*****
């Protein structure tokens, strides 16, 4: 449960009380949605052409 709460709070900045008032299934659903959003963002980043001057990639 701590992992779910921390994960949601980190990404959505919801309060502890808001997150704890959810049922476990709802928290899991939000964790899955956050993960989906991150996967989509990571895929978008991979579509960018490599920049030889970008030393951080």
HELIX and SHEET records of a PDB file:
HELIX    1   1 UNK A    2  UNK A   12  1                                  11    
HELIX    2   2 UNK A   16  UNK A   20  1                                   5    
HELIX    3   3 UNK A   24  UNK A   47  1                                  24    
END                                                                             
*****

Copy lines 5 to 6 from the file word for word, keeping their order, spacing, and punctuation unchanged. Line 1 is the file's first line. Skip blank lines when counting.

HELIX    3   3 UNK A   24  UNK A   47  1                                  24    
END                                                                             